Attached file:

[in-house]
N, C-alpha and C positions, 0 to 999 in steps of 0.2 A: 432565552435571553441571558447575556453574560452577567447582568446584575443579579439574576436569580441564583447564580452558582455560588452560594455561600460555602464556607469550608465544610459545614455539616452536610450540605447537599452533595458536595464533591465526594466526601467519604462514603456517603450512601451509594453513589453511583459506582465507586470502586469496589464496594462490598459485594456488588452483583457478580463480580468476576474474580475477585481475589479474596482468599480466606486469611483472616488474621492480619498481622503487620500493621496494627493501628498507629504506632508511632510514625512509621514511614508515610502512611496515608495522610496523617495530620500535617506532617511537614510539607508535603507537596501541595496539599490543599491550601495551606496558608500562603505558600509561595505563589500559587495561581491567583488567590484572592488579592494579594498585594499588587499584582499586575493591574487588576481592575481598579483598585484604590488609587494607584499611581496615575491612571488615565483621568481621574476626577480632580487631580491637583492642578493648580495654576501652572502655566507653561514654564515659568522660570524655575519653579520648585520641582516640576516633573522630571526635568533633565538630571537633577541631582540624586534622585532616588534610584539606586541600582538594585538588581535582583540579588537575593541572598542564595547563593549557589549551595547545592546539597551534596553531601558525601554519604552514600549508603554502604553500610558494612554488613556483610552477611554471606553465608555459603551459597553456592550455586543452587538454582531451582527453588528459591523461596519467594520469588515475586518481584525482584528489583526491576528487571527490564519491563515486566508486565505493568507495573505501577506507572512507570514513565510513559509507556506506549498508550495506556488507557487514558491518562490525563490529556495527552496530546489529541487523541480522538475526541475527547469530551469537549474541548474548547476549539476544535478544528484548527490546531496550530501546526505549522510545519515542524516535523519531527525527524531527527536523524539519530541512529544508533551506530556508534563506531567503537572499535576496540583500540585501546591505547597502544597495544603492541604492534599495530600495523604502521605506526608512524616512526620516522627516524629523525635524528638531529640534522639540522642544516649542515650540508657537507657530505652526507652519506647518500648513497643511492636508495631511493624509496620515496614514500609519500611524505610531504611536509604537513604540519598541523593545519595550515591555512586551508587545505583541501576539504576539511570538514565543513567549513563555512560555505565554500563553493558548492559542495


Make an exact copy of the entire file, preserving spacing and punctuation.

[in-house]
N, C-alpha and C positions, 0 to 999 in steps of 0.2 A: 432565552435571553441571558447575556453574560452577567447582568446584575443579579439574576436569580441564583447564580452558582455560588452560594455561600460555602464556607469550608465544610459545614455539616452536610450540605447537599452533595458536595464533591465526594466526601467519604462514603456517603450512601451509594453513589453511583459506582465507586470502586469496589464496594462490598459485594456488588452483583457478580463480580468476576474474580475477585481475589479474596482468599480466606486469611483472616488474621492480619498481622503487620500493621496494627493501628498507629504506632508511632510514625512509621514511614508515610502512611496515608495522610496523617495530620500535617506532617511537614510539607508535603507537596501541595496539599490543599491550601495551606496558608500562603505558600509561595505563589500559587495561581491567583488567590484572592488579592494579594498585594499588587499584582499586575493591574487588576481592575481598579483598585484604590488609587494607584499611581496615575491612571488615565483621568481621574476626577480632580487631580491637583492642578493648580495654576501652572502655566507653561514654564515659568522660570524655575519653579520648585520641582516640576516633573522630571526635568533633565538630571537633577541631582540624586534622585532616588534610584539606586541600582538594585538588581535582583540579588537575593541572598542564595547563593549557589549551595547545592546539597551534596553531601558525601554519604552514600549508603554502604553500610558494612554488613556483610552477611554471606553465608555459603551459597553456592550455586543452587538454582531451582527453588528459591523461596519467594520469588515475586518481584525482584528489583526491576528487571527490564519491563515486566508486565505493568507495573505501577506507572512507570514513565510513559509507556506506549498508550495506556488507557487514558491518562490525563490529556495527552496530546489529541487523541480522538475526541475527547469530551469537549474541548474548547476549539476544535478544528484548527490546531496550530501546526505549522510545519515542524516535523519531527525527524531527527536523524539519530541512529544508533551506530556508534563506531567503537572499535576496540583500540585501546591505547597502544597495544603492541604492534599495530600495523604502521605506526608512524616512526620516522627516524629523525635524528638531529640534522639540522642544516649542515650540508657537507657530505652526507652519506647518500648513497643511492636508495631511493624509496620515496614514500609519500611524505610531504611536509604537513604540519598541523593545519595550515591555512586551508587545505583541501576539504576539511570538514565543513567549513563555512560555505565554500563553493558548492559542495